4 1. About the project Context The Coalition Government of 2010 introduced a plan for radical overhaul of the welfare system with four aims: to cut back on government spending; to give unemployed people greater incentives to move into work; to protect vulnerable citizens in need of support; and to simplify the system. This report presents evidence on whether the aim of moving people who are dependent on benefits into work has been achieved, and considers three important questions: Are welfare reforms encouraging tenants into work or to work more? What are the main barriers to work for out of work tenants or tenants who want to work more? Why are many social housing tenants not working? Background Between 2013 and 2014 the London School of Economics conducted two rounds of interviews of 200 representative, working age, social housing tenants from nine housing associations in the South West of England who rent homes to over 200,000 households. The purpose was to find out how welfare reforms are affecting the work status and day-to-day lives of social housing tenants. The first round of interviews was conducted with 200 tenants in the spring of 2013 after a major wave of welfare reforms was introduced. The reforms included the introduction of a Council Tax charge for people on benefits, the benefits cap and the Spare Room Subsidy (colloquially referred to as the bedroom tax ), as well as Social Fund localisation. In 2013 we asked residents about their employment status, their work history, their experience of claiming benefits, their reasons for working or not working, their health, the services they use and rely on, and their communities. We also asked how they were managing as Housing Benefit and other supports shrank; how work was changing; how the area they lived in and the services they used affected their lives; and what helped or hindered their families progress. These interviews were repeated one year later in We contacted the same 200 residents and managed to follow up with 123 residents (62%) from the original sample. 77 new residents were interviewed in order to maintain a sample size of 200. Securing two thirds of the repeat interviews after a year is typical for this type of research. The tenants we interviewed live in five different types of areas across the South West region, representing a cross-section of the region s geography. Urban, suburban, coastal, market towns and rural villages reflect the different patterns of settlement, revealing the significance of different geographic contexts for residents. The interviews spanned Plymouth, a naval port; Torbay, a Devonshire holiday resort; Bristol, a large urban centre; Bath, the historic Georgian city; small Wiltshire and Dorset villages, and scattered settlements. This report brings together evidence from both rounds of interviews in order to find out how welfare reforms are affecting tenants lives and, in particular, how far the reforms are changing the way tenants view work, benefits, opportunities for training and progression into work. Page 4 SW HAILO: Is Welfare Reform Working?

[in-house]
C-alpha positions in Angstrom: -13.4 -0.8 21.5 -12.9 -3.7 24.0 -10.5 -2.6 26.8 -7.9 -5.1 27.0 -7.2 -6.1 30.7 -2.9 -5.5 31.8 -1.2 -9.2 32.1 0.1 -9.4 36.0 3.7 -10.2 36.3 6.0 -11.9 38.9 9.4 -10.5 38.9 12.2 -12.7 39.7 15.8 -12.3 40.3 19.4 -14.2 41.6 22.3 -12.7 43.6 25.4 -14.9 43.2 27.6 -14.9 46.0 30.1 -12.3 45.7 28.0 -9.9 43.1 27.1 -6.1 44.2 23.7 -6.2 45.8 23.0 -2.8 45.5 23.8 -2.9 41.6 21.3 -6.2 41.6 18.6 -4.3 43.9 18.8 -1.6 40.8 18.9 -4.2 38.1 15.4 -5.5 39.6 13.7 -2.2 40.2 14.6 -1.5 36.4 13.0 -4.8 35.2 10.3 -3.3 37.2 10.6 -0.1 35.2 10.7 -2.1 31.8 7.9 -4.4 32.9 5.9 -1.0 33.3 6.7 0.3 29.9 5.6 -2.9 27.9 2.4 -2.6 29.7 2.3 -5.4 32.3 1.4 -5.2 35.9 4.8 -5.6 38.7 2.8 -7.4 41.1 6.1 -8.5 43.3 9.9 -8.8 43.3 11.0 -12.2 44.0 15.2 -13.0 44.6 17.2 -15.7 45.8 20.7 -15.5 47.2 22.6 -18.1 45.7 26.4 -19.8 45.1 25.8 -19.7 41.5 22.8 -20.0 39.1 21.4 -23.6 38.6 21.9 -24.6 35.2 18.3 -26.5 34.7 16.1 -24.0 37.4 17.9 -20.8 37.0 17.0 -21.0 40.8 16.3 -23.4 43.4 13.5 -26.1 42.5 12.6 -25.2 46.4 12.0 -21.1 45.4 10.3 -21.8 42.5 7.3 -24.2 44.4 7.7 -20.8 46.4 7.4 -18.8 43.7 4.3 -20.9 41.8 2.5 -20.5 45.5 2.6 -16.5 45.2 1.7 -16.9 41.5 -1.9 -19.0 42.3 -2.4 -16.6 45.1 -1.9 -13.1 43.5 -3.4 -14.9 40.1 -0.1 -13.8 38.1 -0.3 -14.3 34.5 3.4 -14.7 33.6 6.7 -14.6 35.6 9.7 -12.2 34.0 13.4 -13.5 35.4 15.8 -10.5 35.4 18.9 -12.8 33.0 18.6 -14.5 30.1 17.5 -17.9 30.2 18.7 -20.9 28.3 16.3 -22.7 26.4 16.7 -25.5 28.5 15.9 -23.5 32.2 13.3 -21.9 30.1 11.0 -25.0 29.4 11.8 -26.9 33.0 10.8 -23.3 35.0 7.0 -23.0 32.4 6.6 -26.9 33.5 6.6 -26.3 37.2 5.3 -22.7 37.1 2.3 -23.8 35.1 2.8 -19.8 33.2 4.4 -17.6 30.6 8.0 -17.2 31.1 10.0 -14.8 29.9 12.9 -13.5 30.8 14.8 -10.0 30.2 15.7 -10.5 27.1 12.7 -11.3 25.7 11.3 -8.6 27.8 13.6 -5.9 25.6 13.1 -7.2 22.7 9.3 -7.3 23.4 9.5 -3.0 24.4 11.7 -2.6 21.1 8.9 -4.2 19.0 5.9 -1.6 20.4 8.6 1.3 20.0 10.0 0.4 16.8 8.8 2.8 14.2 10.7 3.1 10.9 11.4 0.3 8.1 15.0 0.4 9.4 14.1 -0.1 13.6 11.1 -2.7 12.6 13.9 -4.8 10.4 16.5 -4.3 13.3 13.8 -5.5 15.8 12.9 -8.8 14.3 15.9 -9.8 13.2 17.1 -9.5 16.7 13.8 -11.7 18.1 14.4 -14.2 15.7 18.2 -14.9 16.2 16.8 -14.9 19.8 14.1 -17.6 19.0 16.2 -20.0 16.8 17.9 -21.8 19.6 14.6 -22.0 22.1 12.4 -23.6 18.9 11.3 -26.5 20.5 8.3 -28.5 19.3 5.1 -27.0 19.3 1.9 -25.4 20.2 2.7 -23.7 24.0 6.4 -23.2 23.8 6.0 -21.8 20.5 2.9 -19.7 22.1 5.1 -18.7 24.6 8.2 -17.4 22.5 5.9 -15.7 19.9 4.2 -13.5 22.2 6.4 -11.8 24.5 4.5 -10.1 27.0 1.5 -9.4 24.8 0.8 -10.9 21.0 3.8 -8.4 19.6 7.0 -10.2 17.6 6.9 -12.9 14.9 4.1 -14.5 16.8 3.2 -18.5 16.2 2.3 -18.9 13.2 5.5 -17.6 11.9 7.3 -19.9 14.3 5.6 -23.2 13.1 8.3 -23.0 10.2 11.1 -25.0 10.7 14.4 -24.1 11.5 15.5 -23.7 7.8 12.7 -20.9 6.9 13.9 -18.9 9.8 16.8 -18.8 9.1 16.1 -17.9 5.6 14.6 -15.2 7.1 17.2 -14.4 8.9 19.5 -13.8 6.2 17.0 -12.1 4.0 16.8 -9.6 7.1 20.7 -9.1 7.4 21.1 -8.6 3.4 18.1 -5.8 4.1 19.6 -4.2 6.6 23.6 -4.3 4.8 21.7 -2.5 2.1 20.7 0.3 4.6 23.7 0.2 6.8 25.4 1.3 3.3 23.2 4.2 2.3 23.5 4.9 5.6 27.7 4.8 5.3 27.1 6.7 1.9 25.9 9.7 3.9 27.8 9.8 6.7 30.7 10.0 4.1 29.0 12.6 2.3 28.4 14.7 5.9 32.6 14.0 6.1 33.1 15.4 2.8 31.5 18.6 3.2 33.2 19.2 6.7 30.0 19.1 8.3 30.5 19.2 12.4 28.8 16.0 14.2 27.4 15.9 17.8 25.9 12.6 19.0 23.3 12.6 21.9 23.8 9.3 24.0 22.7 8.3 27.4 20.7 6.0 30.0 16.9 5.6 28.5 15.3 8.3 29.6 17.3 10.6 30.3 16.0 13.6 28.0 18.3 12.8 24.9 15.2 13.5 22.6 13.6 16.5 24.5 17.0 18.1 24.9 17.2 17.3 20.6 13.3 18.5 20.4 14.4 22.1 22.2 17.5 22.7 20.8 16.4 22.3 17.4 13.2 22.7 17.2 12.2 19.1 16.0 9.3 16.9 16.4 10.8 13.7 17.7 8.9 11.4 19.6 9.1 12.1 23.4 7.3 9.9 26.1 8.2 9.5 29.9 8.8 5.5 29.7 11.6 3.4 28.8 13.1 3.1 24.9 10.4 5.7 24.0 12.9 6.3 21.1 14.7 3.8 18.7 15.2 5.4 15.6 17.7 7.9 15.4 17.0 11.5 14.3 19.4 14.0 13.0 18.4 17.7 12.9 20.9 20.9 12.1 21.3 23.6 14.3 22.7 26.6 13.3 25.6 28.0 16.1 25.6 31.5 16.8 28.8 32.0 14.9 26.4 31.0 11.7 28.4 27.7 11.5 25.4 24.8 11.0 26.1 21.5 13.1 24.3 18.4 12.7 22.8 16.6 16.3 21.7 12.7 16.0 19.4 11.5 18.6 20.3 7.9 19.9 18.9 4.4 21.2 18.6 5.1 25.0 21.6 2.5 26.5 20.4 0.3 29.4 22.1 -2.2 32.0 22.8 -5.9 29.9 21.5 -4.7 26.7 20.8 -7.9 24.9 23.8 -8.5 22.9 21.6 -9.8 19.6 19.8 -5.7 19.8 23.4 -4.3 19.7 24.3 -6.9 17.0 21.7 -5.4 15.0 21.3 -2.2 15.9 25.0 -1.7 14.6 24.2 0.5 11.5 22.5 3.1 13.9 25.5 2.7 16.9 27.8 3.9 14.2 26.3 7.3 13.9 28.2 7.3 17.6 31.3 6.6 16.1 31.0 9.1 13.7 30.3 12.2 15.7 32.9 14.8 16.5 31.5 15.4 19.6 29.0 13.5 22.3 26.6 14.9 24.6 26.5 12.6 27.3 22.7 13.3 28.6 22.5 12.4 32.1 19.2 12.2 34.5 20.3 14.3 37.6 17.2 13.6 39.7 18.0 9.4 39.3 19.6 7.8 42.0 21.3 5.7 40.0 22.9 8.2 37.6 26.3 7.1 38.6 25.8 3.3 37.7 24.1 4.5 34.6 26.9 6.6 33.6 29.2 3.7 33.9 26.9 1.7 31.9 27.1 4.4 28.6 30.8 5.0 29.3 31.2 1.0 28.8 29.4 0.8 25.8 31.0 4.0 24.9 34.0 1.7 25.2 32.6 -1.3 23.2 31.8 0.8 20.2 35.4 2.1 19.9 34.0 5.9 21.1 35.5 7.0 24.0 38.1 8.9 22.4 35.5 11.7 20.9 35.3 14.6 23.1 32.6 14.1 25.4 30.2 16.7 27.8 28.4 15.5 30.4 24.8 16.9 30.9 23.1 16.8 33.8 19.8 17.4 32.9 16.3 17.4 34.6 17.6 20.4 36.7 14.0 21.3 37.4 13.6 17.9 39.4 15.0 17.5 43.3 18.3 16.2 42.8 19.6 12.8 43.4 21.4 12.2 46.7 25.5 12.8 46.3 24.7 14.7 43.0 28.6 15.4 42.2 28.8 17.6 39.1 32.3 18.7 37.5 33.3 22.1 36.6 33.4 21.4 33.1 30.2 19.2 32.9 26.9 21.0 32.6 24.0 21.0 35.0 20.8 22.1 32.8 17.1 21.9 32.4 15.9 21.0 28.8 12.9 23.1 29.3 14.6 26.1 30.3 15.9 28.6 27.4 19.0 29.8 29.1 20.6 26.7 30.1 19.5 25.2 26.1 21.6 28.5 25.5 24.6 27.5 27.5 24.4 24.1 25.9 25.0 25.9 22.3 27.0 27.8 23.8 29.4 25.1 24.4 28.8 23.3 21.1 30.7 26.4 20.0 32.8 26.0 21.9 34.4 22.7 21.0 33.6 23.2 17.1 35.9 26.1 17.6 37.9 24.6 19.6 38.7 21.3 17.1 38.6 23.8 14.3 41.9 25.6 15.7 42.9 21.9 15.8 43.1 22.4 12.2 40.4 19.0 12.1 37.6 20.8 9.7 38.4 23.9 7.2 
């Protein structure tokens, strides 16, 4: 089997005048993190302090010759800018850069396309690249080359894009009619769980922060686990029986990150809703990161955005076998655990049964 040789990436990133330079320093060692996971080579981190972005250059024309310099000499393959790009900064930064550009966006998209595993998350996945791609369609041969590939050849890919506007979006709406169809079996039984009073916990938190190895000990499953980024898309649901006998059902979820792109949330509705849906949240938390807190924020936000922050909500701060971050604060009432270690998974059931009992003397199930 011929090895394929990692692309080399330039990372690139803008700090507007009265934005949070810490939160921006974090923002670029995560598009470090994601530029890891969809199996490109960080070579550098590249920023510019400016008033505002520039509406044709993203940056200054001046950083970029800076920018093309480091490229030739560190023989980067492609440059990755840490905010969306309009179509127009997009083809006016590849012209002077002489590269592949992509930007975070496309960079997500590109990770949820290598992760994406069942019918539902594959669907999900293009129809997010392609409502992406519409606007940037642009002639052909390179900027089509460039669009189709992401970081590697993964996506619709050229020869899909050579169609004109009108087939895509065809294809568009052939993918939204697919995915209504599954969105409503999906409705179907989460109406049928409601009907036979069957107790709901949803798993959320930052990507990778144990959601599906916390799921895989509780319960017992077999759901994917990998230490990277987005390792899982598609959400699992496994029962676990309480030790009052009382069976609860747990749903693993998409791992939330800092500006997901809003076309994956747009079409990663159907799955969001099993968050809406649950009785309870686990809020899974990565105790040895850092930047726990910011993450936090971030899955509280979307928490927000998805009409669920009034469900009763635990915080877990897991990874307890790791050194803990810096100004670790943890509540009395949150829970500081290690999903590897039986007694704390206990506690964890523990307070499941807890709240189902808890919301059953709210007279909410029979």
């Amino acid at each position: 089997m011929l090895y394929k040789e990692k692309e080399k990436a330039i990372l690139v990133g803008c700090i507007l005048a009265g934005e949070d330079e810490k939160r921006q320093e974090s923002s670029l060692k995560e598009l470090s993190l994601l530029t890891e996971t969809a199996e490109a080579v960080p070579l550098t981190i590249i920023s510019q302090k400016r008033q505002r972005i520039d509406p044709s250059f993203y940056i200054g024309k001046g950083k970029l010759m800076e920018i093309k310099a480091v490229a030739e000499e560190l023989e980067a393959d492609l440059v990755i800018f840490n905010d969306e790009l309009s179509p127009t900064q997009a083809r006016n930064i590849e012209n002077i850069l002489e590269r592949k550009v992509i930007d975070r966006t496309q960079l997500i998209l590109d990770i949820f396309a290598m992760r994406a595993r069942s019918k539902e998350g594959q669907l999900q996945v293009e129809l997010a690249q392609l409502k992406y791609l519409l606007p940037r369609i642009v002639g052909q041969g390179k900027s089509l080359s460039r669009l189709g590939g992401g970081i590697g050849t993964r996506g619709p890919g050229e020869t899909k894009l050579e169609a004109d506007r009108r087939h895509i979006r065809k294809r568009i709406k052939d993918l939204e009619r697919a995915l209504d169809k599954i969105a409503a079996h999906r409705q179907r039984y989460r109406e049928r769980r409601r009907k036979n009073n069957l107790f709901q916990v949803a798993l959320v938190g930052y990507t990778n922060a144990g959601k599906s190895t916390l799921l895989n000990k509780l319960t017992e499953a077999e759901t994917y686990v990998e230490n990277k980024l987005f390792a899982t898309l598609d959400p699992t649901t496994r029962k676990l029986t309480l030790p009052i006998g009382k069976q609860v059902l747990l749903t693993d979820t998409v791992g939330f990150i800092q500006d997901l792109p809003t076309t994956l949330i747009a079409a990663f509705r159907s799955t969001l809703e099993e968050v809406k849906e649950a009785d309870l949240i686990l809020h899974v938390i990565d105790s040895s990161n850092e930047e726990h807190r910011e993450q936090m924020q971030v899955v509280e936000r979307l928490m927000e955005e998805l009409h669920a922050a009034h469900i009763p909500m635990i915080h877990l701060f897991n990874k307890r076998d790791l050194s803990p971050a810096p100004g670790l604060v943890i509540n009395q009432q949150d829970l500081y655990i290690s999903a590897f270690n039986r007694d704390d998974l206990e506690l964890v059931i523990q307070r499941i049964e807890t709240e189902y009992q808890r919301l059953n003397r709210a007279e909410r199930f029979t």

5 2. Headlines In 2010 the Coalition Government introduced a plan for radical overhaul of the welfare system. This research examines the aim of moving people who are dependent on benefits into work and how it is being achieved. Two years after the introduction of major welfare reforms many tenants are coping with the transition to new payments and reduced budgets. A majority 126 out of 200, or 63% said they were managing financially by reducing expenditure, in some cases on food, getting into debt to pay large bills, or borrowing from family and friends. Some ways of coping, such as cutting back on spending, are more viable than others, such as borrowing. One third were struggling financially. The vast majority of tenants are strongly opposed to resorting to payday loans, and only five percent have done so. Between 2013 and 2014, one in six tenants have either found work or increased their hours. Tenants who found work most commonly worked for family members or became self-employed. The majority of new jobs are part-time and flexible hours. Tenants face many persistent barriers to work. These include ill health or disability, caring responsibilities for family members, high childcare costs, poor skill levels, low confidence, inconsistent work histories, lack of suitable jobs and unaffordable transport costs. While the majority of tenants find their links with the Jobcentre unhelpful, they are generally positive about free training opportunities, particularly those provided through Learn Direct. Job-seeking tenants are eager to increase their qualifications and improve their employment prospects. Jobseekers value this kind of constructive support and wish there was more handholding and face-toface support. SW HAILO: Is Welfare Reform Working? Page 5